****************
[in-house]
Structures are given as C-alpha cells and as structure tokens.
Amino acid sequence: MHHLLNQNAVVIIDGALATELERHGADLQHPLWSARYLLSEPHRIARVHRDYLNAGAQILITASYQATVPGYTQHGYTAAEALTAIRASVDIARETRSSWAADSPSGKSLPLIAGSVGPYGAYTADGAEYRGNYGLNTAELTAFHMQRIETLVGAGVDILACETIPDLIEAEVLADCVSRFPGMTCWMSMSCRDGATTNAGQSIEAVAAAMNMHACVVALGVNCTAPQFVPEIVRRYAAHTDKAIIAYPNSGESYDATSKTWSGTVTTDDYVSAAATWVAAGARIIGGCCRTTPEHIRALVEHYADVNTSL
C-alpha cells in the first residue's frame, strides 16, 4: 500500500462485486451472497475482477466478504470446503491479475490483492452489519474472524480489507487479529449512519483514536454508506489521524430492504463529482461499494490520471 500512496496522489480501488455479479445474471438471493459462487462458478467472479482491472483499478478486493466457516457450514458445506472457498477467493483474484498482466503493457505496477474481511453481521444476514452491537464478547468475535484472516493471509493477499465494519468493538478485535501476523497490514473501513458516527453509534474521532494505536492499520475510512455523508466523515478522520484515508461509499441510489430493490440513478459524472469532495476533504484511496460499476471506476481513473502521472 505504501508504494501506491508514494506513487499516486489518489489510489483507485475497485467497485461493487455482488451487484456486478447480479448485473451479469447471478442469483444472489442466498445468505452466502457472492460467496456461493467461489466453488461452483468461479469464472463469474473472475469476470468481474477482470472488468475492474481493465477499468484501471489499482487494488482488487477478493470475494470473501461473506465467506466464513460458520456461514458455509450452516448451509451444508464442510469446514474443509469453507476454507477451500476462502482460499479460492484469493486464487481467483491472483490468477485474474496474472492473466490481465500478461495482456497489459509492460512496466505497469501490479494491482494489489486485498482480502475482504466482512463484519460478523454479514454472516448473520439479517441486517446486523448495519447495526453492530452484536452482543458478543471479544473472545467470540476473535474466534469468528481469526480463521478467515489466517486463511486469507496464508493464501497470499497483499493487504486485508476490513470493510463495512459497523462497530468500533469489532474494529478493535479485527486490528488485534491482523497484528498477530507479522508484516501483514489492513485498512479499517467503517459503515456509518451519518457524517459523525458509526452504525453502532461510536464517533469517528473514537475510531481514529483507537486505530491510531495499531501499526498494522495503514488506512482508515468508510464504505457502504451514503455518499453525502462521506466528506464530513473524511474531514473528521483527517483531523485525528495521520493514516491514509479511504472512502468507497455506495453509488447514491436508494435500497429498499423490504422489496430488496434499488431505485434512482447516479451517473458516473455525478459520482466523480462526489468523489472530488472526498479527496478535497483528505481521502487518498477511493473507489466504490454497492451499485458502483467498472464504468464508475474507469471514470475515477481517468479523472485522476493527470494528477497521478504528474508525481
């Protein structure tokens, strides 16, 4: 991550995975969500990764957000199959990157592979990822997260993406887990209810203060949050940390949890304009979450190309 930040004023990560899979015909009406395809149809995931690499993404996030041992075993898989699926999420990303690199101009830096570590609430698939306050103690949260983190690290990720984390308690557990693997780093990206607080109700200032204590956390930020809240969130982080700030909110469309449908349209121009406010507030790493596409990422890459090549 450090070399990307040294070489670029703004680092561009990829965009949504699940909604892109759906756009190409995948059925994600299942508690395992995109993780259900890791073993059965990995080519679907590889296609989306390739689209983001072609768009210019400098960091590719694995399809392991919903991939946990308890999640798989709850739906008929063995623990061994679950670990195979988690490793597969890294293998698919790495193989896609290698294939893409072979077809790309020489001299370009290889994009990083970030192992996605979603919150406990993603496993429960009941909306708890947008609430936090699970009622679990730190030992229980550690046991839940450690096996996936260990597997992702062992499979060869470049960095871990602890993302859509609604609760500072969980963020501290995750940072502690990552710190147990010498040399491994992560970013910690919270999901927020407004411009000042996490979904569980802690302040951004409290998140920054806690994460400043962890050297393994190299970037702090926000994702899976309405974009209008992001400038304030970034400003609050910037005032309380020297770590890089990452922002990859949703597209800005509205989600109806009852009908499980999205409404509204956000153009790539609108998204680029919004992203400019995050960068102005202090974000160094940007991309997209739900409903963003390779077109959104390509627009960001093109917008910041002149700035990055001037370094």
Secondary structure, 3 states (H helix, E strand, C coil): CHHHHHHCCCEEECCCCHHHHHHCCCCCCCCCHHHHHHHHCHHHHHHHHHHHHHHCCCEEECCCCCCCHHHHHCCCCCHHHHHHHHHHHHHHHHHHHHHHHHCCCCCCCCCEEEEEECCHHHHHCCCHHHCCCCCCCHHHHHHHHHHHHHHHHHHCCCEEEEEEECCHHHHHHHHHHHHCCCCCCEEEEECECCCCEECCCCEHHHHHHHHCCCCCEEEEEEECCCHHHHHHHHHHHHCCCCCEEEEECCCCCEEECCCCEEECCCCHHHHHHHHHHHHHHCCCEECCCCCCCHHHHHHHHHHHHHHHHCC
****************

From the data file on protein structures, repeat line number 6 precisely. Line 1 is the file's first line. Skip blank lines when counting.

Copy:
Secondary structure, 3 states (H helix, E strand, C coil): CHHHHHHCCCEEECCCCHHHHHHCCCCCCCCCHHHHHHHHCHHHHHHHHHHHHHHCCCEEECCCCCCCHHHHHCCCCCHHHHHHHHHHHHHHHHHHHHHHHHCCCCCCCCCEEEEEECCHHHHHCCCHHHCCCCCCCHHHHHHHHHHHHHHHHHHCCCEEEEEEECCHHHHHHHHHHHHCCCCCCEEEEECECCCCEECCCCEHHHHHHHHCCCCCEEEEEEECCCHHHHHHHHHHHHCCCCCEEEEECCCCCEEECCCCEEECCCCHHHHHHHHHHHHHHCCCEECCCCCCCHHHHHHHHHHHHHHHHCC